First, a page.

Oh, Lord, thank You for the energy and focus to finish book number 24. Couldn’t go out to celebrate, though. What to do? Instead, Steve and I watched the Cubs’ 2016 World Series victory and snarfed take-out sundaes from Ivanhoe’s. OMG, thank You that despite the current crisis, we have a gazillion reasons to celebrate!
I spotted curlicue iron tables and chairs my size. Glass cases held hundreds of chocolates, hard candies and jelly beans. Had I reached heaven early? The adult friend who brought me confirmed this with ice cream I didn’t have to share.
Tired of the rock-hard chair, I pattered across the gleaming black-and-white floor to the counter’s red stools. They turned round and round! My friend’s objection didn’t surprise me. Even if a stool was designed to twirl, grown-ups always said you shouldn’t.
An enormous 1908 orchestrion — a self-playing pipe organ with drums, cymbals and triangles — fascinated me. Did jolly ghosts fill the high-ceilinged room with music?
Occasionally, Mama took us to Zaharakos. How I longed to dig into that pile of roasted cashews! But even a small packet cost too much.
My mother’s generation had frequented the place during their teens, so we cool adolescents of the 1960s avoided the fountain as if it radiated fallout. Still, celebrating my first job, I treated my little sister at Zaharakos.
I said grandly, “Order whatever you want.”
We ate huge sundaes. I played the orchestrion and bought cashews, toasty and delicious beyond belief.
Later, newly engaged, I chose fabulous Zaharakos candies for my future in-laws’ Christmas gift.
Fast-forward a few years to a visit by my mother. Adulting had drained away my coolness, so we visited Zaharakos. The mirrors gleamed, but the near-empty soda fountain’s stained counter, dull woodwork and damaged tin-patterned ceiling didn’t brighten our day.
Decades later, I shared a similar feeling when visiting the area. I stopped for a treat, but Zaharakos, a landmark since 1900, had closed. The orchestrion? Sold to a California collector.
Not long ago, though, as I traveled past my childhood hometown, something sent me off the interstate.
Miracles do happen.
Inside Zaharakos, red stools flanked gleaming, marble counters, and mirrors glimmered amid rich woodwork. Pint-sized curlicue tables and chairs again held little diners. The original orchestrion played, grand as ever.
She no longer remembered events of five minutes ago, but she recalled Zaharakos.
The soda fountain had worked its sweet magic once again.
Your Extraordinary Ordinary: What’s your favorite soda fountain treat?
I know exactly where to find ice cream in my hometown. So do thousands of academics, farmers, ball teams, Bible study ladies and motorcycle gangs.
Ivanhoe’s has served area ice cream addicts for decades.
So that evening I forced myself to leave Hubby and the others — hoisting a piano above their heads — to seek a grocery.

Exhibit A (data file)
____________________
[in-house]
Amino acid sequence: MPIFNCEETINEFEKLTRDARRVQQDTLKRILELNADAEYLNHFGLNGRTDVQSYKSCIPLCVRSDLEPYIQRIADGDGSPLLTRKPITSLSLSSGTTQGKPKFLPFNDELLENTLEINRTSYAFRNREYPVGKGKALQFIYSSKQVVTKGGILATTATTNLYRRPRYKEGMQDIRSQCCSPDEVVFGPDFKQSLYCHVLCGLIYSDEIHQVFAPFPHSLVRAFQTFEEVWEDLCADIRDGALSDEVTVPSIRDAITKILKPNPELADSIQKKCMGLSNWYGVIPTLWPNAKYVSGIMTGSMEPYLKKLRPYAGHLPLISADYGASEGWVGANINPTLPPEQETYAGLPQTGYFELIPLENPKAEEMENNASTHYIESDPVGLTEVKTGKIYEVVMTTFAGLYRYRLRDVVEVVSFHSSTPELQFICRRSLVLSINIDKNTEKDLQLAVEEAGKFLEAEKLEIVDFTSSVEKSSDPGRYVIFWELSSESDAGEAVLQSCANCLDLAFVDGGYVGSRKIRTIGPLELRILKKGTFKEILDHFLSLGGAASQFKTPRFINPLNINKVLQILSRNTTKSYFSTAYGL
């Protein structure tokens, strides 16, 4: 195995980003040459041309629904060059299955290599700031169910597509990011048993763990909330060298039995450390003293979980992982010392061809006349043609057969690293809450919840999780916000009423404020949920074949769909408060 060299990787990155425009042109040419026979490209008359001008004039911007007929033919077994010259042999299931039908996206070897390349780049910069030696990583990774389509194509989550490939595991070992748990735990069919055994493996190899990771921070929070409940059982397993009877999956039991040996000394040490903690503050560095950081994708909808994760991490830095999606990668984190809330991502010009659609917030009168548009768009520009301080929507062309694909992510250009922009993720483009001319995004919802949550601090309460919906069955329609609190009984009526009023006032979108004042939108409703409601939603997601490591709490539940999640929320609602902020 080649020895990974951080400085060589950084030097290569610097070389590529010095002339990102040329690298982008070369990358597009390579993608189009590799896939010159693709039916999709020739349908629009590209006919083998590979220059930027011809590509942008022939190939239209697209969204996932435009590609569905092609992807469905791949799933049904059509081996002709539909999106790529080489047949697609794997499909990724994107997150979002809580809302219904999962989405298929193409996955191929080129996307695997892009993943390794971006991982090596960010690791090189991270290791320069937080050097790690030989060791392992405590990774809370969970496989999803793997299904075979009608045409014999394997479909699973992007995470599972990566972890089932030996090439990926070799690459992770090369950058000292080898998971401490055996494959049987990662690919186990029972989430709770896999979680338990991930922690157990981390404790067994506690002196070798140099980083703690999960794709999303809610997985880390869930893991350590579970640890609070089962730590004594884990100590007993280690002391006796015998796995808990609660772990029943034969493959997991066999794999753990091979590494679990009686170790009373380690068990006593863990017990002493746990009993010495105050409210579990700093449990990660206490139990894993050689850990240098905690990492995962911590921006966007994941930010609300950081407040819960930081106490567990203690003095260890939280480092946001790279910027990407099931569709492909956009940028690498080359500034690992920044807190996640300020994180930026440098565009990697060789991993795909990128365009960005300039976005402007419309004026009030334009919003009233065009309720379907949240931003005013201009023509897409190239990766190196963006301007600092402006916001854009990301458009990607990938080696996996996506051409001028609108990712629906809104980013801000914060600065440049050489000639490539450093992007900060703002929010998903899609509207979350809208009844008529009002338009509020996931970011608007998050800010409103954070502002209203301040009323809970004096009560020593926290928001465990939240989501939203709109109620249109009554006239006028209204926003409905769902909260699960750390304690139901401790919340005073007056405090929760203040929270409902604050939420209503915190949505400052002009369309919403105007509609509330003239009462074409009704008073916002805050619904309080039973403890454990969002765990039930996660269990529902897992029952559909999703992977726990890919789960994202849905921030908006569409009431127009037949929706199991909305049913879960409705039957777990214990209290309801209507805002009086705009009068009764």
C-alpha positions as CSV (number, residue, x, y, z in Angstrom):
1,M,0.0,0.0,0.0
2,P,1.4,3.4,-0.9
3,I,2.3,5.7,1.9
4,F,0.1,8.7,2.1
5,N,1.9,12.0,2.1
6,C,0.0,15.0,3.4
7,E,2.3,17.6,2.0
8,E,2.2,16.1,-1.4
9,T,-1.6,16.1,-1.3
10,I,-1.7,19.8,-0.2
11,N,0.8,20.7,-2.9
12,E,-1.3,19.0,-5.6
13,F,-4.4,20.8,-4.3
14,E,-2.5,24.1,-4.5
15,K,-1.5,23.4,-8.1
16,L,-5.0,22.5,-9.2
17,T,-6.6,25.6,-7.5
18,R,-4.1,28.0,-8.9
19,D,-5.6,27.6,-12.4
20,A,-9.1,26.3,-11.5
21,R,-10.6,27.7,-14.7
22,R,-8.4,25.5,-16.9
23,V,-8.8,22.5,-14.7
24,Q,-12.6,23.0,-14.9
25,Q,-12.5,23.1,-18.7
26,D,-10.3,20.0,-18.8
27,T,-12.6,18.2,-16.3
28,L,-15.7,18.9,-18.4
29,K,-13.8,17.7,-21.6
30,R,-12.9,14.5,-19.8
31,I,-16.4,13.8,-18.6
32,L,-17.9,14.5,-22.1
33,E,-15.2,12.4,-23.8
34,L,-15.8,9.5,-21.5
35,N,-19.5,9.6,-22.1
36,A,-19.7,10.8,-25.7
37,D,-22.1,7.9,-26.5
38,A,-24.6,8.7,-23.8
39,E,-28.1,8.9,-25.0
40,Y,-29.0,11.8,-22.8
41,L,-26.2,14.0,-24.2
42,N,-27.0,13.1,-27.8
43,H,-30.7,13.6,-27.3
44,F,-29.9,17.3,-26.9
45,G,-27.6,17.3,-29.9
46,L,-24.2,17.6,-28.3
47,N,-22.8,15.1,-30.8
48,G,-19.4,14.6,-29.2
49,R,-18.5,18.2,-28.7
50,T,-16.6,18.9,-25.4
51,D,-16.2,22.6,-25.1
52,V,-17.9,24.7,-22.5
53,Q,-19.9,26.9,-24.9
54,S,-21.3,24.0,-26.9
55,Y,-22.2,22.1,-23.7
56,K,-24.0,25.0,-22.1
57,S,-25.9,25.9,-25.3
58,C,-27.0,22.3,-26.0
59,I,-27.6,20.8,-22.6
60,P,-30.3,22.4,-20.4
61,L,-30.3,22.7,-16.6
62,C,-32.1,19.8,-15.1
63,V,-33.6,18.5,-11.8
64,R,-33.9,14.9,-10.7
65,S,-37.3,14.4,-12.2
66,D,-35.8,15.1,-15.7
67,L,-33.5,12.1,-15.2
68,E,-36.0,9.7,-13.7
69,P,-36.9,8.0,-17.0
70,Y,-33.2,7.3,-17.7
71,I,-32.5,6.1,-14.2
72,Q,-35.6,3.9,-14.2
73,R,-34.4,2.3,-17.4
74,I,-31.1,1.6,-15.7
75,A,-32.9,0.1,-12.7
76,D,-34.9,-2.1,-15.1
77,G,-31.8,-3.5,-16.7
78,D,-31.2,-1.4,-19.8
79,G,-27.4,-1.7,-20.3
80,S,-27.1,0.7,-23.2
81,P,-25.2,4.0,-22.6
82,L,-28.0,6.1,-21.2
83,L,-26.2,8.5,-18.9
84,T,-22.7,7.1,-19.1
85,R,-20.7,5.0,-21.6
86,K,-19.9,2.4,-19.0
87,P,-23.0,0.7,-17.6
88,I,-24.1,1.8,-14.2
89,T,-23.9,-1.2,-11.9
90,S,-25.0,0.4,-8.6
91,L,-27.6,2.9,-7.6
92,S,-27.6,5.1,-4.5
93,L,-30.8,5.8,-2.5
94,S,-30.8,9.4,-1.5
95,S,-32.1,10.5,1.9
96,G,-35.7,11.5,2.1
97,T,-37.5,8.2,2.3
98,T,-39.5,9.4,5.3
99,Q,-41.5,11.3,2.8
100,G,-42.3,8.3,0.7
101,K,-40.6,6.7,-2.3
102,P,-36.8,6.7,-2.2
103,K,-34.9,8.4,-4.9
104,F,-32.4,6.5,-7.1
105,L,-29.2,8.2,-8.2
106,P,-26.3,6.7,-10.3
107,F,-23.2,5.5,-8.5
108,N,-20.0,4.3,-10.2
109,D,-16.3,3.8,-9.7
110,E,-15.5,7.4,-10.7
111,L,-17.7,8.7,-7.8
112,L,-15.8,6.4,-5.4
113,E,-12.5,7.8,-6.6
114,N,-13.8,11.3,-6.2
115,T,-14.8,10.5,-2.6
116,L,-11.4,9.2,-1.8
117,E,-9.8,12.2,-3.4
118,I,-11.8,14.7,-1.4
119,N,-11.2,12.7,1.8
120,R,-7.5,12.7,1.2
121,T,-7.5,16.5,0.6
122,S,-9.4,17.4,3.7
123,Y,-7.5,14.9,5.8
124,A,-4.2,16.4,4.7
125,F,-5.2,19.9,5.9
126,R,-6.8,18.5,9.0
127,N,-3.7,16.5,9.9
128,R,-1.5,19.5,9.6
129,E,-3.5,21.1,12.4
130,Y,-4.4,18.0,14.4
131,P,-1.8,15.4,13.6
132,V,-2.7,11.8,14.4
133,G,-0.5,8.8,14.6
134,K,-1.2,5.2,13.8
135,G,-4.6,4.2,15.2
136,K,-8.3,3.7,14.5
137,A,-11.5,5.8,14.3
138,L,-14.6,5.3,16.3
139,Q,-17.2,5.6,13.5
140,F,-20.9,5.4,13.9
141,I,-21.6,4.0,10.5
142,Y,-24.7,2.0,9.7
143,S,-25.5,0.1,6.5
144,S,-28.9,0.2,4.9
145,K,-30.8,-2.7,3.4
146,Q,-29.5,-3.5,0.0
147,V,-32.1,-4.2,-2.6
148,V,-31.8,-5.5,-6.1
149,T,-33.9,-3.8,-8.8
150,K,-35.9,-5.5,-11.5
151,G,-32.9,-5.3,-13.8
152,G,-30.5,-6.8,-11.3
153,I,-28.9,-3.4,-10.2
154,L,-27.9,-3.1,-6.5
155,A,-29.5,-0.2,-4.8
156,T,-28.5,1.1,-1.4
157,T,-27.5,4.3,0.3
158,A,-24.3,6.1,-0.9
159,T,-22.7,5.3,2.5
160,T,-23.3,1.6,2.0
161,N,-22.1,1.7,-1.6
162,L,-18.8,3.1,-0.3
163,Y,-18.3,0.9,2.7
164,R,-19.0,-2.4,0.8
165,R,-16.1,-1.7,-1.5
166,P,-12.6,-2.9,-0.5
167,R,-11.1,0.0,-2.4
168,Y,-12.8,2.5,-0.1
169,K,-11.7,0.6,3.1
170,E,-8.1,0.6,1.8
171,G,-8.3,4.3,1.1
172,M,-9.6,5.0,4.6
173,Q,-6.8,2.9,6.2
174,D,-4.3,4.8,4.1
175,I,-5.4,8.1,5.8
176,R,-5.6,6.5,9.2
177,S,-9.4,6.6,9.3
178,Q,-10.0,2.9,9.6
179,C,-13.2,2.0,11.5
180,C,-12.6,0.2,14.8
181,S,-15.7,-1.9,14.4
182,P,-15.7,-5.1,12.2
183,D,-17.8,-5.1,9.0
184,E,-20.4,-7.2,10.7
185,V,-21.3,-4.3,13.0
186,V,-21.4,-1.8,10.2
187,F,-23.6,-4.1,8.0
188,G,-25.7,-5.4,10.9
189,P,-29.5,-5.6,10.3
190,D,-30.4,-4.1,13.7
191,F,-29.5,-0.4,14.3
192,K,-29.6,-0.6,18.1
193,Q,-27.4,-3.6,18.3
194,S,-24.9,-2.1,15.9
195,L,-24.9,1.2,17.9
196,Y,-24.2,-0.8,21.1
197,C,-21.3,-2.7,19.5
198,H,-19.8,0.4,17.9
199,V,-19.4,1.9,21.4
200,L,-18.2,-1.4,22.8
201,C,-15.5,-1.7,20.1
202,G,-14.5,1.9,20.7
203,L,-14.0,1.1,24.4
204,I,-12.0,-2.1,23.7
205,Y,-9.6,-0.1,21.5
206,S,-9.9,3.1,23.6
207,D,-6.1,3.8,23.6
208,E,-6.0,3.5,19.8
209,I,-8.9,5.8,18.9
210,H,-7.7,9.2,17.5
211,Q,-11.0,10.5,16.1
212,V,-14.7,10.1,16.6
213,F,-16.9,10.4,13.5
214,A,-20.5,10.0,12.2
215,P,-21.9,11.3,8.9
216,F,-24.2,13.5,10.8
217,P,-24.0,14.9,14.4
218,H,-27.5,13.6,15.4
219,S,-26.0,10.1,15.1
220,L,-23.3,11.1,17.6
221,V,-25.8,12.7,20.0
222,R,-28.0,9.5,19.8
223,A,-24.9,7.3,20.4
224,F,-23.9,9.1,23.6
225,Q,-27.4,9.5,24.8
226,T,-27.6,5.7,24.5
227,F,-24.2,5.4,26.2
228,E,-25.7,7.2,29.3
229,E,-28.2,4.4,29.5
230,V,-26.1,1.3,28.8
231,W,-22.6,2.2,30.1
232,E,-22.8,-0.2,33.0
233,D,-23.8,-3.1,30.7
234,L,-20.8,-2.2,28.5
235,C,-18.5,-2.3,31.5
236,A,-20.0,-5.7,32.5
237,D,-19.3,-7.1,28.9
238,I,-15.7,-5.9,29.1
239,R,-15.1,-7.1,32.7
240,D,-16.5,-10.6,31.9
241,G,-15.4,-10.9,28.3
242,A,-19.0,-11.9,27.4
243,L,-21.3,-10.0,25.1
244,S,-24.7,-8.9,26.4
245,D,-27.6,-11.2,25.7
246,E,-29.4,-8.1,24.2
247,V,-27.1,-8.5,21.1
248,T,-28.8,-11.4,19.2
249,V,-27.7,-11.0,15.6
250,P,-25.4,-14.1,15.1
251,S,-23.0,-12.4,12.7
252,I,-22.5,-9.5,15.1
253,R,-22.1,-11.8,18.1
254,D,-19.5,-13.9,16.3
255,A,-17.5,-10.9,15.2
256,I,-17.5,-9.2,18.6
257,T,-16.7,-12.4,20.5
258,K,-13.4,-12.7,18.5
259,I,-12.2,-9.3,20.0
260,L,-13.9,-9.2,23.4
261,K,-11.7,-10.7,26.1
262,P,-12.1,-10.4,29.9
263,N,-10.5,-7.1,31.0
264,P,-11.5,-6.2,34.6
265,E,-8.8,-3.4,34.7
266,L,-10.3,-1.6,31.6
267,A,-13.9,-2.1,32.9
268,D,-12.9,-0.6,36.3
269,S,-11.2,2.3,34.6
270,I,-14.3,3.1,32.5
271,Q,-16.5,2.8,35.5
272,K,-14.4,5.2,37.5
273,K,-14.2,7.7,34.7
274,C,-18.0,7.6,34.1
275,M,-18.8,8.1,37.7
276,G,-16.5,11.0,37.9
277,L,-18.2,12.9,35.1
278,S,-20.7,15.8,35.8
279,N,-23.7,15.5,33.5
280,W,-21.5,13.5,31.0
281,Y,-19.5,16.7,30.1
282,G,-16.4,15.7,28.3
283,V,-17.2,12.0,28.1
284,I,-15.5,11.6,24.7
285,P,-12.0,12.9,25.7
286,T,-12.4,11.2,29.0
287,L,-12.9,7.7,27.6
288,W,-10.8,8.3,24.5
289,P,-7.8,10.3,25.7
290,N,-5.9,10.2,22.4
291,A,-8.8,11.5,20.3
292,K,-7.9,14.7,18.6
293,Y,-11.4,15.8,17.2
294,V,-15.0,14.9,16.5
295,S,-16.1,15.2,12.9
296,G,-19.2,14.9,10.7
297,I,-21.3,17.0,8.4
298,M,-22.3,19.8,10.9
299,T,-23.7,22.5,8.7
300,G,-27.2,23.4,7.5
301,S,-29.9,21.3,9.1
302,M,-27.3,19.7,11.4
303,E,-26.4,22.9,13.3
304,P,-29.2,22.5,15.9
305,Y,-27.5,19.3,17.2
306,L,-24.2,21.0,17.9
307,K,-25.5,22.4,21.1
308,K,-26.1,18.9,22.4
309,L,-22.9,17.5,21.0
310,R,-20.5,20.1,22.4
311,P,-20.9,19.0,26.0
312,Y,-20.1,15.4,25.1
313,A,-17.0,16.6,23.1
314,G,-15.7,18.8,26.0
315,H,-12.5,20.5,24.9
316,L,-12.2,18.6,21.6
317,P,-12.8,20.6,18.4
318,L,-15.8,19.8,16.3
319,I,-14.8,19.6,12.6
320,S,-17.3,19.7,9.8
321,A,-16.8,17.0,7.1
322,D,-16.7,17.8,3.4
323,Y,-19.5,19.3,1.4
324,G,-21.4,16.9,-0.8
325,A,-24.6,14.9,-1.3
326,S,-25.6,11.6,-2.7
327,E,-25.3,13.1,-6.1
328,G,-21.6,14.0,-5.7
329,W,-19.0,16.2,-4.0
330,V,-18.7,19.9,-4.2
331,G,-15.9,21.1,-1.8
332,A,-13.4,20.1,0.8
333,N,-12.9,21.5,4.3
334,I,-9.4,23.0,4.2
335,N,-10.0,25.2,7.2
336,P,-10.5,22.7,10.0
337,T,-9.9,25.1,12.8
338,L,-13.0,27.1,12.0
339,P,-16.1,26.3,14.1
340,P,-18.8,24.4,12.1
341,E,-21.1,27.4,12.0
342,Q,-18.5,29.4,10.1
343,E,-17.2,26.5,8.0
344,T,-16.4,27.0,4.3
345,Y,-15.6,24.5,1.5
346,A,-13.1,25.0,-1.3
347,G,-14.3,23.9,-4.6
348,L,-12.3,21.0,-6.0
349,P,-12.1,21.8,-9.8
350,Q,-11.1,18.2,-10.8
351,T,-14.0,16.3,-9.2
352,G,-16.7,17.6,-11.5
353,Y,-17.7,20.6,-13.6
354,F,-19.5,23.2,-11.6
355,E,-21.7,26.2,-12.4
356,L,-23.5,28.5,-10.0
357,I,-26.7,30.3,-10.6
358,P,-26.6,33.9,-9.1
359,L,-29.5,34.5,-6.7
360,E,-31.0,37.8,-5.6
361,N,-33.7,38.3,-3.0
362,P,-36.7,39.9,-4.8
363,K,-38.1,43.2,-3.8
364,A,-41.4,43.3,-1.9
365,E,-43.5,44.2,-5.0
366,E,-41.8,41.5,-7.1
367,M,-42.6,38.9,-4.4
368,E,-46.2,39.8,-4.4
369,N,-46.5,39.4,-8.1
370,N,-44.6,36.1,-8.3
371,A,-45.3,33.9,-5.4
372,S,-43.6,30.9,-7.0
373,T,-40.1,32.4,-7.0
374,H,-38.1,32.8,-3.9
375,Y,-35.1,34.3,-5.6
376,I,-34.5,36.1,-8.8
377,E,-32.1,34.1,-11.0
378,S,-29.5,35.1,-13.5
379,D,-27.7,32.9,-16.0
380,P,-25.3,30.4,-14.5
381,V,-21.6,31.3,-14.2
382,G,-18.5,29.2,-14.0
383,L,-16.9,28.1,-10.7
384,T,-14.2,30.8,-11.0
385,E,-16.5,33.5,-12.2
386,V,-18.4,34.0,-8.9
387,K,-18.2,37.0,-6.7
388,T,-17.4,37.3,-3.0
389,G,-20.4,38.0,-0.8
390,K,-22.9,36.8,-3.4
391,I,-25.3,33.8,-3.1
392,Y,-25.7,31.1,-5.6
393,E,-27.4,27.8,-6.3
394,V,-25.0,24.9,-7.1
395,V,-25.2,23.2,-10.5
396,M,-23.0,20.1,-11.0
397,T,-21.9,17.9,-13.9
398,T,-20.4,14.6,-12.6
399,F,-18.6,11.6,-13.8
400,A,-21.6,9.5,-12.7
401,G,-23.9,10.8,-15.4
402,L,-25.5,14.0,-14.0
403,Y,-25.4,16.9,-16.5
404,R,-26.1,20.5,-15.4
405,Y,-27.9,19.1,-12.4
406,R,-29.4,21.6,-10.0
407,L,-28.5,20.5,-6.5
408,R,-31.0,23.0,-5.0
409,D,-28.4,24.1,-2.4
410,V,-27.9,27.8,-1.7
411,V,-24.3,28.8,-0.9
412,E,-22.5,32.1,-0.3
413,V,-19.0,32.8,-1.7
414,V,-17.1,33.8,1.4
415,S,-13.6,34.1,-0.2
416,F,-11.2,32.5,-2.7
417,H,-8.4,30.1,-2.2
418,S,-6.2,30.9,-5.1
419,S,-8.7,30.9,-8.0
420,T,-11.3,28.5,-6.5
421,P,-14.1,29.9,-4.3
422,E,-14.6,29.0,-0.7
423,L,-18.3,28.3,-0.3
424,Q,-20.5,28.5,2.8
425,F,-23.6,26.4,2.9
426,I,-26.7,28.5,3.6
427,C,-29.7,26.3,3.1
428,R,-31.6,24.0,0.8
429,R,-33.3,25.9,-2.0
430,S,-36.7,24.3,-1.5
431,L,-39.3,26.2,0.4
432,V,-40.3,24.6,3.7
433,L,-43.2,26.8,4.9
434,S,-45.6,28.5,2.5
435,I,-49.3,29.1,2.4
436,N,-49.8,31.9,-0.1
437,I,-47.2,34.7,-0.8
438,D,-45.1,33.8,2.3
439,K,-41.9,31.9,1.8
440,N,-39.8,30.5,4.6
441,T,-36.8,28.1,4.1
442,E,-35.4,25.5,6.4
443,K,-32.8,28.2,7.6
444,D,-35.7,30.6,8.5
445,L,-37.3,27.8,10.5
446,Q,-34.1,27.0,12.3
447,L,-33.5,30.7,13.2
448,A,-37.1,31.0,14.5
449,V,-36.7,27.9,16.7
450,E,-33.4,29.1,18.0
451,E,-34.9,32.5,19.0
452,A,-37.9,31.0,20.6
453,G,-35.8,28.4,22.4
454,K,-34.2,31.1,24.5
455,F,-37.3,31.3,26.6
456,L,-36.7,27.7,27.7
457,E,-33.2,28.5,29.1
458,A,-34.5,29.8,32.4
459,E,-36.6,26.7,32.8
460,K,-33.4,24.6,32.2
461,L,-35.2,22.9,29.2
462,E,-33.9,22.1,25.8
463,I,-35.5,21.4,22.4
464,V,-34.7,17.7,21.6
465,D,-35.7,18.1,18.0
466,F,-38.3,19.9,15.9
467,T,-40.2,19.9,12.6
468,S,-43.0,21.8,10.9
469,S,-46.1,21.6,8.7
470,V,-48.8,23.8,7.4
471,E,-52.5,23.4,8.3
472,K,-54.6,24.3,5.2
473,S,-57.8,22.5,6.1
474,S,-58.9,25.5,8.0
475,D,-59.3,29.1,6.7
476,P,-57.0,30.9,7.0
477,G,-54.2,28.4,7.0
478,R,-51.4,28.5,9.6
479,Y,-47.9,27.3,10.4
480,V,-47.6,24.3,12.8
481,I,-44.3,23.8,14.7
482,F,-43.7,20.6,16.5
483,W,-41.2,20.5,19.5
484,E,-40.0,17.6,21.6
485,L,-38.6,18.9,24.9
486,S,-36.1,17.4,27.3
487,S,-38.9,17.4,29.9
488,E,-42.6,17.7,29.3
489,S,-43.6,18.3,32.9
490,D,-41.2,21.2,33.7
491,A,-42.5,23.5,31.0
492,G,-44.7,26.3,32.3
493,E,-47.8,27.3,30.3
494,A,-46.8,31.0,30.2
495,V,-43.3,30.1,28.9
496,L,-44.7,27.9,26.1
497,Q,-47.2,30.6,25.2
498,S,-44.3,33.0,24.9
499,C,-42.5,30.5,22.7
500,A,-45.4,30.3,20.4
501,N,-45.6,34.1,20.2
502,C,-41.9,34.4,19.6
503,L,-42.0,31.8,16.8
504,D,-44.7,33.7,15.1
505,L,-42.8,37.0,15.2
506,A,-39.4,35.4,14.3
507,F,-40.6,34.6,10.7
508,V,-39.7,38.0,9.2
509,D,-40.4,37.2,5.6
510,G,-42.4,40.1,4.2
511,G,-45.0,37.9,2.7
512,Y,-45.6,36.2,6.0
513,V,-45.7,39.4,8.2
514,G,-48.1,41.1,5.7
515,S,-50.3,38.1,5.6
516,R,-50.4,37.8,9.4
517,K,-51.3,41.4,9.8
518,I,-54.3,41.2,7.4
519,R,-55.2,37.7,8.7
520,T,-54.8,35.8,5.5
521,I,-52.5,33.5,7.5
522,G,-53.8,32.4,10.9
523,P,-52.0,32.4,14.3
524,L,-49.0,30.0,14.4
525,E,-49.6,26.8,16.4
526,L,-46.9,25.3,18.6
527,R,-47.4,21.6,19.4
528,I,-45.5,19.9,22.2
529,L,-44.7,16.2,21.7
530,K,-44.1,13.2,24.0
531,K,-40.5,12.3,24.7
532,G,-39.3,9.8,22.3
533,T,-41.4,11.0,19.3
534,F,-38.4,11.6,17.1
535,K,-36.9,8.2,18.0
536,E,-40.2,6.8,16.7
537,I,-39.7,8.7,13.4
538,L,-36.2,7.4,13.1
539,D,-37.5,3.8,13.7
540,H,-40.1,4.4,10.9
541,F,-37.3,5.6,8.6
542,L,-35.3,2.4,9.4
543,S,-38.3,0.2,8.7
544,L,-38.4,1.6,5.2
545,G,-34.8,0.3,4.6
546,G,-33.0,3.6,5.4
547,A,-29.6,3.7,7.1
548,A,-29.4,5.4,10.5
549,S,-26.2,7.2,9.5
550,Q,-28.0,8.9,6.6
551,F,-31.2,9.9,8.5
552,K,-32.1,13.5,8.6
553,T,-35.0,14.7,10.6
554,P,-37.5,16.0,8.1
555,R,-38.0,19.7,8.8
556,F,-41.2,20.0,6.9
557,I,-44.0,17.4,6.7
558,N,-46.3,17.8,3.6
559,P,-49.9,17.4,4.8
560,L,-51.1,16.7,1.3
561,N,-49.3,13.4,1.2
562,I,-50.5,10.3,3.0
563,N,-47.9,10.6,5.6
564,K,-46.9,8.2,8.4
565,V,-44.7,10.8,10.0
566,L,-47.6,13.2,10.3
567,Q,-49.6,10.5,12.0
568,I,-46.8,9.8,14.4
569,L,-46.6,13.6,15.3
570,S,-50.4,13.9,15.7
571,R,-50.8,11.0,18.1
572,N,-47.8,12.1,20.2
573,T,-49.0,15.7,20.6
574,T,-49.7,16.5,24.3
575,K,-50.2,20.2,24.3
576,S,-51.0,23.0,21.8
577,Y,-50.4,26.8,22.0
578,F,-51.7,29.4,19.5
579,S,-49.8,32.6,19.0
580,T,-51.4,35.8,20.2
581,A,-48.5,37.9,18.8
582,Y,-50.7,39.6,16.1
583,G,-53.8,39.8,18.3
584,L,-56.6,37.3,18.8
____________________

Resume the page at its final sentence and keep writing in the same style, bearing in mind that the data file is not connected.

Consulting his phone, Hubby gave me directions, then bowed his head and prayed. “At least, we’ll see each other in heaven.”
Okay, so I needed 13 tries to navigate endless roundabouts. By time I found the address, I had viewed the outskirts of Louisville, Chicago and Japan.
I finally found Hubby’s designated grocery store.
It had not yet opened for business.
Sitting in the store’s soon-to-be-blacktopped parking lot, I realized my family could have moved the White House’s contents since I left.
I reached for my cell phone … that I’d left at home.
A vision of my grandson, stuck-out lip quivering with disappointment, gave me courage to try again.
I would accomplish my mission the old-fashioned way, like my father before me.
His method? Pick a direction and trust God to lead to a store/motel/gas station/restrooms.
I found auto repair shops, upscale tattoo parlors, and … marinas. In Indianapolis?
Like Dad, I tried one more road … that led to a health food store.
Desperate, I entered and found ice cream!
Soy cranberry and papaya bark.
In despair, I sank to the floor.
Then spotted it on the bottom shelf:
Not carob. Not tofu. Not even yogurt.
I bought it and arrived as the last piece of furniture was moved into place. Not even Hubby possessed the energy to roll his eyes.
Smiles that reigned as our grandson blew out candles morphed into frowns as I plopped ice cream on pieces of cake.
“It’s not healthy,” I promised. “Honest.”
“Yes, it is.” My other grandson pointed to the label. “It says this ice cream came from healthy cows.”
“Taste it,” I pleaded. “Real chocolate chips, see?”
My family is nothing, if not broadminded — especially when starved.
Smiles returned. Birthday Boy ate two big helpings.
Everyone needs character-building tests, challenges that demand their all.
But I’m glad my usual ice cream quest requires only a three-block walk to Ivanhoe’s — without a single roundabout — to choose from 100 sundaes.
Now, there’s a challenge. …
Where does your favorite ice cream quest lead you?